Editor's note: Charts are available in the PDF format.
We are through the proverbial tunnel and can see the light. A slowly recovering economy and increasing consumer confidence has pushed dollars spent on foodservice upwards, including those spent in the vending industry. Overall, the four-year decline in vending operation revenues finally ended in fiscal 2012. Operators reported an average growth of 1.86 percentage points, raising this year’s Automatic Merchandiser State of the Vending Industry Report aggregate industry revenue to $19.31 billion, up from $18.96 billion in 2011. The growth was accompanied by more operators raising prices — 83 percent — in a continuing effort to keep up with increasing product and operating costs. These operators met with less resistance than in the past as end users saw other retailers also raise prices.
Technology was named as one of the top factors contributing to growth, along with the improving economy. Operators reported investing in systems that allow an operation to run with higher profits and lower operating costs, installing more diverse payment options and launching micro markets.
A challenge that affected many vendors in 2012 was healthy vending requirements in schools as well as other vending locations. Operators struggled with legislation that restricted the potential products sold and/or that placed taxes on traditional vending fare. They also reported concern about future legislation. Both the Food and Drug Administration’s final rule regarding calorie disclosure required by Obamacare and the U.S. Department of Agriculture proposed rule regarding the items allowed in school vending machines could severely constrict operator revenue and profits.
Compared to retail sales growth, vending revenue continued to lag in 2012. According to Technomic, a food research firm, restaurants and bars showed revenue growth of 4.5 percent for 2012.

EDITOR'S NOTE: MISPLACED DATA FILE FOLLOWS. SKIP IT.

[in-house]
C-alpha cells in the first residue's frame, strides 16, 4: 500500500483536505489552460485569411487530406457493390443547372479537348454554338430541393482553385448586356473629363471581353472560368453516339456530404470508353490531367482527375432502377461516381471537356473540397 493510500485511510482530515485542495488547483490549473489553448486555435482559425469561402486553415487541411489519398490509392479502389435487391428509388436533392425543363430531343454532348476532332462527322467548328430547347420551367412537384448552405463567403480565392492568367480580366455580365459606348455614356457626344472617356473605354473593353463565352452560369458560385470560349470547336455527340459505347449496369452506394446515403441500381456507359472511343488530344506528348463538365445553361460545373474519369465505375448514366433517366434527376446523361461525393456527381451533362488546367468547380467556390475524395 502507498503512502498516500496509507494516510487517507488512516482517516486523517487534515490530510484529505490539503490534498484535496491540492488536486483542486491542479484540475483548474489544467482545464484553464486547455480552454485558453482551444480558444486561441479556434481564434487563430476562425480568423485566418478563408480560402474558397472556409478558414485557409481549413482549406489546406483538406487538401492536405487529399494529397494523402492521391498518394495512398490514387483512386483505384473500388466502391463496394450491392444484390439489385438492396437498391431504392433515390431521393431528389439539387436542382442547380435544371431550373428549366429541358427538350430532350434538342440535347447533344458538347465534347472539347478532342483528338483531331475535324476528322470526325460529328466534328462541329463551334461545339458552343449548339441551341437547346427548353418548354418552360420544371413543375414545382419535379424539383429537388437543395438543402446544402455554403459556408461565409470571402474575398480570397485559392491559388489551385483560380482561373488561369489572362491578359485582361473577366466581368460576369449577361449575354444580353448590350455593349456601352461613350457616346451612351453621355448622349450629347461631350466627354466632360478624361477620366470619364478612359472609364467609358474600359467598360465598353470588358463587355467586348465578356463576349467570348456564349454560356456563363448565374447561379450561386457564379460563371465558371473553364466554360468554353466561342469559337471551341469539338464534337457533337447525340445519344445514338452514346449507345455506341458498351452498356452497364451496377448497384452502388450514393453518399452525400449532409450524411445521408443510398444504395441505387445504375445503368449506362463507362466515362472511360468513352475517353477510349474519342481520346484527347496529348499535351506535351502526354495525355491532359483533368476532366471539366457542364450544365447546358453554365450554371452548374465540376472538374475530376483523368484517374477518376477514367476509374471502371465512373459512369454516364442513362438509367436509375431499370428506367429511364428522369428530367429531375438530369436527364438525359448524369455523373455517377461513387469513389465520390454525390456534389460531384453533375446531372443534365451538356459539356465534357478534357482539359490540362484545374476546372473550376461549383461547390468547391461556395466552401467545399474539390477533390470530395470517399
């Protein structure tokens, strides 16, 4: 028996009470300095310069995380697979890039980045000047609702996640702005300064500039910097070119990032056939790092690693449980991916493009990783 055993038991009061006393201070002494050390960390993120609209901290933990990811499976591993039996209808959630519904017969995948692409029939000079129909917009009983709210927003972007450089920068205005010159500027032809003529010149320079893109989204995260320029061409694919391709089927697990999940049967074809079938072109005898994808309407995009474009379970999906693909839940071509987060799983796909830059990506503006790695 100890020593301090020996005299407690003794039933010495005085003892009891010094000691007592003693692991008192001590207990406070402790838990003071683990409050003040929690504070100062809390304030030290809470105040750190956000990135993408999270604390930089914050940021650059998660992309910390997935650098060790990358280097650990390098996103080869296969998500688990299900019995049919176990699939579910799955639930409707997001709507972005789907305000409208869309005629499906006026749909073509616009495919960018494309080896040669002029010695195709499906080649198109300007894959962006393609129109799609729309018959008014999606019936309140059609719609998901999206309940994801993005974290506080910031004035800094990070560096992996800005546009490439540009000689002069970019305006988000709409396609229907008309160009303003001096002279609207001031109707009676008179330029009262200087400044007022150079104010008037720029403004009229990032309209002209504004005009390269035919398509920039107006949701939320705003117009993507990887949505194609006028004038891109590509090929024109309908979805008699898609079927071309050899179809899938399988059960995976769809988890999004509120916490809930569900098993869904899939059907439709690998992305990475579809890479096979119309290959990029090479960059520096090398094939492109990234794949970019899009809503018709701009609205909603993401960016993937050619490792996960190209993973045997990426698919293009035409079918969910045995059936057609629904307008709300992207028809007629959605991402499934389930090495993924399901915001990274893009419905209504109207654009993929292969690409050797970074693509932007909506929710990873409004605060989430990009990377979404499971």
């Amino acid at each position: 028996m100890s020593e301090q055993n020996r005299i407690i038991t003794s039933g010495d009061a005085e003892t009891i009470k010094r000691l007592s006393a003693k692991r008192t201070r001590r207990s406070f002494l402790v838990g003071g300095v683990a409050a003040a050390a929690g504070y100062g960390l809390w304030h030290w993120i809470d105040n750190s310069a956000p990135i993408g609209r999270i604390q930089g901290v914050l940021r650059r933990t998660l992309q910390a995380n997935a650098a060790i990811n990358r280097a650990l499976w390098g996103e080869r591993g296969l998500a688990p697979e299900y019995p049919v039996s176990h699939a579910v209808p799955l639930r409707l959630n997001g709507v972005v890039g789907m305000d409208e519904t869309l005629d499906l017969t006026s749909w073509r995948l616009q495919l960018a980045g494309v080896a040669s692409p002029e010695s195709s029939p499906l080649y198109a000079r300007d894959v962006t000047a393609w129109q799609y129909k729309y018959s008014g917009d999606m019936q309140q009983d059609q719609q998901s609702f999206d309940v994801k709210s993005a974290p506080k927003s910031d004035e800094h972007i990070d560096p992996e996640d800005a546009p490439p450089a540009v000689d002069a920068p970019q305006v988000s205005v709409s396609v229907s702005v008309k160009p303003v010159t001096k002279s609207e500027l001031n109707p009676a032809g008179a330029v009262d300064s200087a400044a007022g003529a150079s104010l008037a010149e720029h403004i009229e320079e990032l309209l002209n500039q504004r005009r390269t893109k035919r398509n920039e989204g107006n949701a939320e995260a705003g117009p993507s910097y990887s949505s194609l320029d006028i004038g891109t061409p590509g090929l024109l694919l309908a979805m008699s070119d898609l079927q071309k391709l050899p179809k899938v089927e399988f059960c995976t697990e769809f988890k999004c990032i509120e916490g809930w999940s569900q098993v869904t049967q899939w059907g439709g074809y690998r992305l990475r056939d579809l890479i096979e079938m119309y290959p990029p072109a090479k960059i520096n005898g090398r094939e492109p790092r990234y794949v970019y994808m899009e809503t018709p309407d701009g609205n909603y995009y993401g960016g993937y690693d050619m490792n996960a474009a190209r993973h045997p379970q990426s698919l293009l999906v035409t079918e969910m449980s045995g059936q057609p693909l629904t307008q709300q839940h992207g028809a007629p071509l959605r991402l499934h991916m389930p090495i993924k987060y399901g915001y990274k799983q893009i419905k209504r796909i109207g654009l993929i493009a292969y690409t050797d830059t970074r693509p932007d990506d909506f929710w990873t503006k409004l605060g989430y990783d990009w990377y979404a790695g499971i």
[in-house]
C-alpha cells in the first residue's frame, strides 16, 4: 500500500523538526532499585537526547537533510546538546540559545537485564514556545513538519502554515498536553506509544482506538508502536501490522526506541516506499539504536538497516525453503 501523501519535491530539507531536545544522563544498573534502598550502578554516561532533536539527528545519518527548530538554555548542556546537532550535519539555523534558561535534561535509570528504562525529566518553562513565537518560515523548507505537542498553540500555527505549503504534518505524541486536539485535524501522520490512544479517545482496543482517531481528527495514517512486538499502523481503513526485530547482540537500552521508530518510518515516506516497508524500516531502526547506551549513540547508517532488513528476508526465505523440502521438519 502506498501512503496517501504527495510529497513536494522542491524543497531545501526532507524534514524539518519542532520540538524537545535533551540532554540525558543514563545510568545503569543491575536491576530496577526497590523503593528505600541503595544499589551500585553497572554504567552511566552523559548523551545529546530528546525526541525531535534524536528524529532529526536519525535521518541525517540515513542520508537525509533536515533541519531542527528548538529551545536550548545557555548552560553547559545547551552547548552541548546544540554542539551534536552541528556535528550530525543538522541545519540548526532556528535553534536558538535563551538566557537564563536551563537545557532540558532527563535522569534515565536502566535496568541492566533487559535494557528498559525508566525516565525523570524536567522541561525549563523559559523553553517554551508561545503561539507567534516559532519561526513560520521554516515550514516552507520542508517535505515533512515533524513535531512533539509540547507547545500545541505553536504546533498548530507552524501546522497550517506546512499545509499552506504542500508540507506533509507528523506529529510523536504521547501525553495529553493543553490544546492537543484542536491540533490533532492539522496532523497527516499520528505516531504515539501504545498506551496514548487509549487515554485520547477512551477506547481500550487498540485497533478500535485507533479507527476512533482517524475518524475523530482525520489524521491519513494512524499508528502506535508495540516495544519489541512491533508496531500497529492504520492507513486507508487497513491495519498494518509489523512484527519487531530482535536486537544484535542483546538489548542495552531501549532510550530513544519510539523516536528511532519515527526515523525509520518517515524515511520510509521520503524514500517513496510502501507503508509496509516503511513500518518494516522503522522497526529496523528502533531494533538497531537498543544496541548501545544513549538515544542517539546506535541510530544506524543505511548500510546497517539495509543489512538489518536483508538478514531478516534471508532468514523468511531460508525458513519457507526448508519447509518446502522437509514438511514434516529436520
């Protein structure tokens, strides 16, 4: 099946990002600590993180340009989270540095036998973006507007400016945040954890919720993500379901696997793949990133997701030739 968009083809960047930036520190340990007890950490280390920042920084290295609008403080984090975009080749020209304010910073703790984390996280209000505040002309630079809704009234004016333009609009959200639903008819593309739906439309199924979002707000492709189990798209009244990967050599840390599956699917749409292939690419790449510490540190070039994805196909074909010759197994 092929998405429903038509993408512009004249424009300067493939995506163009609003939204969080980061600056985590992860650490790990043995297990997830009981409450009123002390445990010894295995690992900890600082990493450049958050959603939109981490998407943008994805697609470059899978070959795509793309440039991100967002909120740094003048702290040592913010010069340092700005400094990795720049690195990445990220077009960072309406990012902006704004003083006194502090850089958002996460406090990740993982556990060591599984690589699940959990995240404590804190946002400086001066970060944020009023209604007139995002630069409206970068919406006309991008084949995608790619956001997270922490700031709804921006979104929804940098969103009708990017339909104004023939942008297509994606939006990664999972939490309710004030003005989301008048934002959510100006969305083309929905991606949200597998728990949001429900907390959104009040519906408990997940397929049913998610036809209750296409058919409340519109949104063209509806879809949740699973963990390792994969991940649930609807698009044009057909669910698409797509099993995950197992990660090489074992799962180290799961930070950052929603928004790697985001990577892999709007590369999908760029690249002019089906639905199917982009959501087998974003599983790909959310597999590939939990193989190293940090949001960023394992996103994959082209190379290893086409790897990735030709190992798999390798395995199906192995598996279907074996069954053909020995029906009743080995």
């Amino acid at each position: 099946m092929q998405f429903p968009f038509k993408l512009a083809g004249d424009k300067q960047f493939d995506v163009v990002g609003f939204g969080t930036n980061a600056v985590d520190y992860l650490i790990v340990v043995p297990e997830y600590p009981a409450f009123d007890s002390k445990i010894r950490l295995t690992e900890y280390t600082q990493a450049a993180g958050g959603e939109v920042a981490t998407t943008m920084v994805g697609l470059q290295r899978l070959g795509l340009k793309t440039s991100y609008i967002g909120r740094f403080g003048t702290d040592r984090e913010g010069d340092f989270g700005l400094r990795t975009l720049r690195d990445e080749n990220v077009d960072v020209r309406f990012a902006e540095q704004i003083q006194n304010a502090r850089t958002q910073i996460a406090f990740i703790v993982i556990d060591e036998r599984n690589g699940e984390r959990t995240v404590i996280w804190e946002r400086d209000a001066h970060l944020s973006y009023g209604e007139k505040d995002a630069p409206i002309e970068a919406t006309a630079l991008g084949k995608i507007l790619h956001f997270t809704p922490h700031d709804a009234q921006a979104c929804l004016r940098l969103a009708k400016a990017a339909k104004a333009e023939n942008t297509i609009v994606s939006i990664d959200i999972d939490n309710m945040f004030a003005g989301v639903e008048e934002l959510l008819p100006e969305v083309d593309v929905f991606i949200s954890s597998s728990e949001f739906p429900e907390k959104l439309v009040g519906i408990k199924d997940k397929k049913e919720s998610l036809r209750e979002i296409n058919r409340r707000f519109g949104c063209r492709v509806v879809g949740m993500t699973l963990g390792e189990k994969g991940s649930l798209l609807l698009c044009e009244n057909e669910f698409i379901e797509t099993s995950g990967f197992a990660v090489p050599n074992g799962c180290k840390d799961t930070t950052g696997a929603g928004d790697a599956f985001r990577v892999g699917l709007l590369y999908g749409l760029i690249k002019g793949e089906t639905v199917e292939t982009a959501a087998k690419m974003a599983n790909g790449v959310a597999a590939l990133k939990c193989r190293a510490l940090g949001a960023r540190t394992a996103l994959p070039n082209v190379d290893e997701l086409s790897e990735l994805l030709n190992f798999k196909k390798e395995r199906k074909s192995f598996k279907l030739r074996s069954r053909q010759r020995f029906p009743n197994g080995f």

Medium operations increase
Besides 2012 being a growth year in terms of revenue, many smaller operators were also able to grow. There was an increase in medium operations, defined as those with $1 million to $4.9 million in annual sales, as seen in chart 2. Locations hiring more employees and consumer confidence as well as embracing a new business model account for much of this change. The most successful operators reported analyzing their business more closely to focus on profitability and limiting waste better than they did in the past, which often required technology implementation.
There was a decline in the number of extra-large operators in 2012, as defined by revenue. Declining same store sales, loss of accounts and location downsizing were the most reported reasons for reduced sales which also led to staff reductions. More than half of operators made no staffing changes in 2012, however.
Of the owners that did make staff changes, more increased their delivery staff than other positions, followed by nearly equal increases in sales and repair staff, see chart 4B. Reductions in staff were also overwhelmingly in delivery personnel and usually brought on by dropping revenues.
Operators used a variety of strategies to handle rising costs in 2012 and were asked this year to report all steps taken, therefore the total in chart 6 will not equal 100 percent. However, the top ranking strategy was raising prices mostly in the candy, snack and confection category, shown in chart 7, which continues a four year trend. Operators were also likely to increase prices in cold drinks, OCS and vended food. Many operators reported they were more comfortable raising prices in 2012 due to other retail segments also increasing prices.
The need for all food retailers to raise their prices is supported by a forecast from the National Restaurant Association, which tracks data for full and quick-serve restaurants, bars as well as cafeterias. The NRA reports that wholesale food prices continued to rise in 2012, by 2 percent, making the aggregate increase for the last six years 30 percent, minus a 3.8 percent drop in 2009.